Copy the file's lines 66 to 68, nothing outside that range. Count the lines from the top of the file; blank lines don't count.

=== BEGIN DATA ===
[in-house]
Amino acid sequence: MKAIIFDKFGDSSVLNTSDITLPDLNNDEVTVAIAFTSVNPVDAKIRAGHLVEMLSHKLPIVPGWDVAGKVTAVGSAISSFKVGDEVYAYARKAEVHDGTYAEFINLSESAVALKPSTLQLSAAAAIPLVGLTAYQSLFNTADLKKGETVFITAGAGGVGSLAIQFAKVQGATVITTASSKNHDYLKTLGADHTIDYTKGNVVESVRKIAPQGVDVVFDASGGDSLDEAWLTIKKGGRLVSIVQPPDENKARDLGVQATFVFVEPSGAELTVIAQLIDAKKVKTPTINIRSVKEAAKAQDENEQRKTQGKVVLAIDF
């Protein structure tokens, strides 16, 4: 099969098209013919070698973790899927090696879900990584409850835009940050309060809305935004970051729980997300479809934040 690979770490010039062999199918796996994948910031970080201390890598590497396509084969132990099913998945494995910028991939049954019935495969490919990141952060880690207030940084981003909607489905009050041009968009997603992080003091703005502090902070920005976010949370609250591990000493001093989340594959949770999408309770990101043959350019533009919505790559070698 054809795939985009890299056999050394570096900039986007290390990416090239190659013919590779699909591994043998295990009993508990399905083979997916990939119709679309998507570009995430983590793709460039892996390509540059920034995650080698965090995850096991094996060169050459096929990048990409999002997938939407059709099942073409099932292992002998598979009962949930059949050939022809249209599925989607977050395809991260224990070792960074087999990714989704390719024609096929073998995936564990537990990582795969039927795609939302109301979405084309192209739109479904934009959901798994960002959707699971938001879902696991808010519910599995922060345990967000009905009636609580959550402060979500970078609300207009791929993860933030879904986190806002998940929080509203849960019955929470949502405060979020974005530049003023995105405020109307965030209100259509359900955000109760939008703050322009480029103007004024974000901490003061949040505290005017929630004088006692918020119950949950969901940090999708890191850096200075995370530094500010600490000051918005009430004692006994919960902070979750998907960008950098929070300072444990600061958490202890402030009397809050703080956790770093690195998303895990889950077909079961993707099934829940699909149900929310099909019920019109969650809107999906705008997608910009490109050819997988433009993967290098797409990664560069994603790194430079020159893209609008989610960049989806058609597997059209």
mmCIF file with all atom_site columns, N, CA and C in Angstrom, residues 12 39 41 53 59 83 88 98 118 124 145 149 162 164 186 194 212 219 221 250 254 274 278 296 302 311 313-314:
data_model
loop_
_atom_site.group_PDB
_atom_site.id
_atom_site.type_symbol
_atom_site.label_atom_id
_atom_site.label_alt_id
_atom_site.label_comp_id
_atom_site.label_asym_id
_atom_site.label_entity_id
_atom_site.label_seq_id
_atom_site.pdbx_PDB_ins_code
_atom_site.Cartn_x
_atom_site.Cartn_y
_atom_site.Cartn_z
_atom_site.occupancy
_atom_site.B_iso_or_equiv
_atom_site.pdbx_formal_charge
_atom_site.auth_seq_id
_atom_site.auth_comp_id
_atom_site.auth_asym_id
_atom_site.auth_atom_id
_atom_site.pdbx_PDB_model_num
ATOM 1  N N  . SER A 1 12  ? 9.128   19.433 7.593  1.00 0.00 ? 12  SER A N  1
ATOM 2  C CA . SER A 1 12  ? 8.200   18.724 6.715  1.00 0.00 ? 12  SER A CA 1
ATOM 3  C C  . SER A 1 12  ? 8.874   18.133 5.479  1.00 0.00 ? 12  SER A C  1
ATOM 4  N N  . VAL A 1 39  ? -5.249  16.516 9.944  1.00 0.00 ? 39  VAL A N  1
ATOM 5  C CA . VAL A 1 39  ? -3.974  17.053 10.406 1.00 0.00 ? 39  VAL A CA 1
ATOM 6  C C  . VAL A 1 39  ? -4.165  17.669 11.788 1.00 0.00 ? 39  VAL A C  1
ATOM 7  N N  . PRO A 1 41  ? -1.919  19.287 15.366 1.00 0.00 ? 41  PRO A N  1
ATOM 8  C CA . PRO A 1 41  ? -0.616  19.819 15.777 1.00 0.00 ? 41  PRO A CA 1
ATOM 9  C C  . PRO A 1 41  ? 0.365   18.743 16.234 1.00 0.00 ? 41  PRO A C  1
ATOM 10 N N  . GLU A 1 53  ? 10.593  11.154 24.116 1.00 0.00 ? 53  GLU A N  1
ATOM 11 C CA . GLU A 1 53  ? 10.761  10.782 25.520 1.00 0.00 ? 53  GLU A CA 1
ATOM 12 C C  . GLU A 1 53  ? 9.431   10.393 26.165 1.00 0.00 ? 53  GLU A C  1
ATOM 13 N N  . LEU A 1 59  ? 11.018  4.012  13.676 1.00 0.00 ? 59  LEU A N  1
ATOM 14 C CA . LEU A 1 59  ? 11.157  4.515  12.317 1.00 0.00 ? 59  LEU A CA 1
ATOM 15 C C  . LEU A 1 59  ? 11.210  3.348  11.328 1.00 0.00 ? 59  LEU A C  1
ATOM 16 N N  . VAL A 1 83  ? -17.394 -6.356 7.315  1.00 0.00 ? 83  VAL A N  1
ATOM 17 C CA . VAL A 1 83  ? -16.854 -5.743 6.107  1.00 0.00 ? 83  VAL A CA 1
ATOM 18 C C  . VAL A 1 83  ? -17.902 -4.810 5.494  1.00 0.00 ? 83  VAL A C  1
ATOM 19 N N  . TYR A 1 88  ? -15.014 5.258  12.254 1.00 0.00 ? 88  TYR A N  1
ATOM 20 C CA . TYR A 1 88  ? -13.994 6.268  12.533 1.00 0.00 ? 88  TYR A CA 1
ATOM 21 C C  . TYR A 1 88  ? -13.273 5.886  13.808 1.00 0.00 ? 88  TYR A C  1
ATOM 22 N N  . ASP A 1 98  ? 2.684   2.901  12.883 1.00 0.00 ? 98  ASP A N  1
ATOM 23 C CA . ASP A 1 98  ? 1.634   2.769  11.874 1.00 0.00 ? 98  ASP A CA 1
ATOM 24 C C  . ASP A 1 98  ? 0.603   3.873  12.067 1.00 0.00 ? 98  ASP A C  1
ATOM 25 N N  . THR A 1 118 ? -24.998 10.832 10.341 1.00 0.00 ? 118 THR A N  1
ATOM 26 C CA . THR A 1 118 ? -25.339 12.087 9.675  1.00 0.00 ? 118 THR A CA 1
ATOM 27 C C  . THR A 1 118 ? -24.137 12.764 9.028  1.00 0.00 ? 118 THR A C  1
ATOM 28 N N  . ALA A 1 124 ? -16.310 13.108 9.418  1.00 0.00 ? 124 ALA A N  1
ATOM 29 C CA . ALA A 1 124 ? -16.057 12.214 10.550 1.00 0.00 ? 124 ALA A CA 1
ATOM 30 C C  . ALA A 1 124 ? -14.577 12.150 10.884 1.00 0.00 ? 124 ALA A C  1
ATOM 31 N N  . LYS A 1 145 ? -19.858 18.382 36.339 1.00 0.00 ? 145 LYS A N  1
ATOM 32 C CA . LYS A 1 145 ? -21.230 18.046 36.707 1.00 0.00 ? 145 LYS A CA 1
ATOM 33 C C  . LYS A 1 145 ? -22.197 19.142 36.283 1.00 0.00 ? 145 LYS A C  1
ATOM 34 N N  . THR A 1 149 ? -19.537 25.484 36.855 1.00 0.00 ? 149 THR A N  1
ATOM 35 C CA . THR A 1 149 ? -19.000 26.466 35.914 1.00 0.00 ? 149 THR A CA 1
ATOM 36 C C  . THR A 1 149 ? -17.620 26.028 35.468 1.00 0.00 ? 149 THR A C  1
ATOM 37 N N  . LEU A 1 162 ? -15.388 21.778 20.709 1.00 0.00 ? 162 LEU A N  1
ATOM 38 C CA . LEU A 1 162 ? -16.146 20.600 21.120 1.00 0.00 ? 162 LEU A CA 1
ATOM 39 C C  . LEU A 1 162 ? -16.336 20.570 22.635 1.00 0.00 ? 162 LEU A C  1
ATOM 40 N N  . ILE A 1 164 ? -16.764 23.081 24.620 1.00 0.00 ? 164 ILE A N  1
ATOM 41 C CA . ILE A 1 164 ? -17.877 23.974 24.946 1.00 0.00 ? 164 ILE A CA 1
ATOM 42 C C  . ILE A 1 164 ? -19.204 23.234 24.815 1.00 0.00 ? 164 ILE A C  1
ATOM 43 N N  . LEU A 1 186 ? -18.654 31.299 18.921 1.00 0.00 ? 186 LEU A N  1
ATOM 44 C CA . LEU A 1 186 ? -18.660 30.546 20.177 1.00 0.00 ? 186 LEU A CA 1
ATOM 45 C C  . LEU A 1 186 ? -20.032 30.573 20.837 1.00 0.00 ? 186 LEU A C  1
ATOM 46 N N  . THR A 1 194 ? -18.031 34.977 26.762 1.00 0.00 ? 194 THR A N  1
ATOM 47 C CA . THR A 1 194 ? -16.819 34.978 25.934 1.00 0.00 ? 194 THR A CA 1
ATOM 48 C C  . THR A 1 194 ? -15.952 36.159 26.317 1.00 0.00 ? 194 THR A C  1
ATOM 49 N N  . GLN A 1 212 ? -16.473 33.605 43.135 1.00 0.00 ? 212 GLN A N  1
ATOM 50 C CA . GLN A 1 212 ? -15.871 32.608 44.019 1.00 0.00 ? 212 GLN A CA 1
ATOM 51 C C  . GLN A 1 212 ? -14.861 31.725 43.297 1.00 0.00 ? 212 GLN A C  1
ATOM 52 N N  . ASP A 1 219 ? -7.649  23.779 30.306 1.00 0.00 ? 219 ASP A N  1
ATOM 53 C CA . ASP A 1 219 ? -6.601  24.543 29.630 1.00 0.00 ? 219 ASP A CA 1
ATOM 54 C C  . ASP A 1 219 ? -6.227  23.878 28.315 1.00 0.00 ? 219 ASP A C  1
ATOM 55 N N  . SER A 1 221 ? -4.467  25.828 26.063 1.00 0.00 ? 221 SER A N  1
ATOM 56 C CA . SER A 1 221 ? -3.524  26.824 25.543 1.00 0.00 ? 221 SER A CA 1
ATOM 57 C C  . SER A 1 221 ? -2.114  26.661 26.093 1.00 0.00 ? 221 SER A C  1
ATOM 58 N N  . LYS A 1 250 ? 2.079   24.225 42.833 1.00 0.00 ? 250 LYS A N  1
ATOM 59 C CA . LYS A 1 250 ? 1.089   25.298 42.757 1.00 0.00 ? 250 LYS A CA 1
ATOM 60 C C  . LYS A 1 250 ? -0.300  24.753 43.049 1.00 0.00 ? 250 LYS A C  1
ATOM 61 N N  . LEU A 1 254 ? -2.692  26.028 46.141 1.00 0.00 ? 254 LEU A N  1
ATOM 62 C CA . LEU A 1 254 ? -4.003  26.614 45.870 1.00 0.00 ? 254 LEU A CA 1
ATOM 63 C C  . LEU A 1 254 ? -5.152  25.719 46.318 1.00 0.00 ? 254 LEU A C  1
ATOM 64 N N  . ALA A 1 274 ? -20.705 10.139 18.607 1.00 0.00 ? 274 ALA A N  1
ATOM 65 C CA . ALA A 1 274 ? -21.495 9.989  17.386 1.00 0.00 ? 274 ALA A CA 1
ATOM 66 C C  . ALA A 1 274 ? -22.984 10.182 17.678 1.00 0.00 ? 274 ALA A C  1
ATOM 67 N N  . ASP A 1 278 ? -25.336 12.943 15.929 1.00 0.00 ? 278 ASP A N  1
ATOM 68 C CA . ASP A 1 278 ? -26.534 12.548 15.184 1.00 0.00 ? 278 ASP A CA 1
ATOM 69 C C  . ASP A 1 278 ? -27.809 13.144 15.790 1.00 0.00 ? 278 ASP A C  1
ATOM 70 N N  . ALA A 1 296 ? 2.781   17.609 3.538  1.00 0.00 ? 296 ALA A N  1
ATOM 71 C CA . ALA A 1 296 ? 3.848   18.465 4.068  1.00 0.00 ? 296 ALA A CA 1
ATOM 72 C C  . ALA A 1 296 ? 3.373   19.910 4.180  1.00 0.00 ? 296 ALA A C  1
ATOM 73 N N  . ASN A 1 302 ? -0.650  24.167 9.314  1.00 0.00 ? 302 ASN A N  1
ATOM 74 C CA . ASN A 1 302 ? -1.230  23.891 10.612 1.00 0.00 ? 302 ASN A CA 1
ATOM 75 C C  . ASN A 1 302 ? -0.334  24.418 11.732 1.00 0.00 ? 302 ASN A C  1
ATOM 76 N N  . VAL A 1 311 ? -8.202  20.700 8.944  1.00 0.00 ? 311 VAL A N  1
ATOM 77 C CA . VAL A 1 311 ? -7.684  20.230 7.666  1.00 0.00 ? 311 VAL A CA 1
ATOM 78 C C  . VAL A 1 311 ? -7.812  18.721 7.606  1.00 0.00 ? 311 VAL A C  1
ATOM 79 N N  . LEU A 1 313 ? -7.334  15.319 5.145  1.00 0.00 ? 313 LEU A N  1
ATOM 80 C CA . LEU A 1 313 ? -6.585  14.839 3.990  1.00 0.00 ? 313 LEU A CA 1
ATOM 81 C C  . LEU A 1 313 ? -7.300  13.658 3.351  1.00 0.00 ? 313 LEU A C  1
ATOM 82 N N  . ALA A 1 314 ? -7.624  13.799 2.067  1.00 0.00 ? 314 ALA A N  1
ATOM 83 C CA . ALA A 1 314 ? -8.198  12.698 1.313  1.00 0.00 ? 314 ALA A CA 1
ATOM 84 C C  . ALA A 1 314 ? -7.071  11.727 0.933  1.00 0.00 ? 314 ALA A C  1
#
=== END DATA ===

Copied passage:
ATOM 39 C C  . LEU A 1 162 ? -16.336 20.570 22.635 1.00 0.00 ? 162 LEU A C  1
ATOM 40 N N  . ILE A 1 164 ? -16.764 23.081 24.620 1.00 0.00 ? 164 ILE A N  1
ATOM 41 C CA . ILE A 1 164 ? -17.877 23.974 24.946 1.00 0.00 ? 164 ILE A CA 1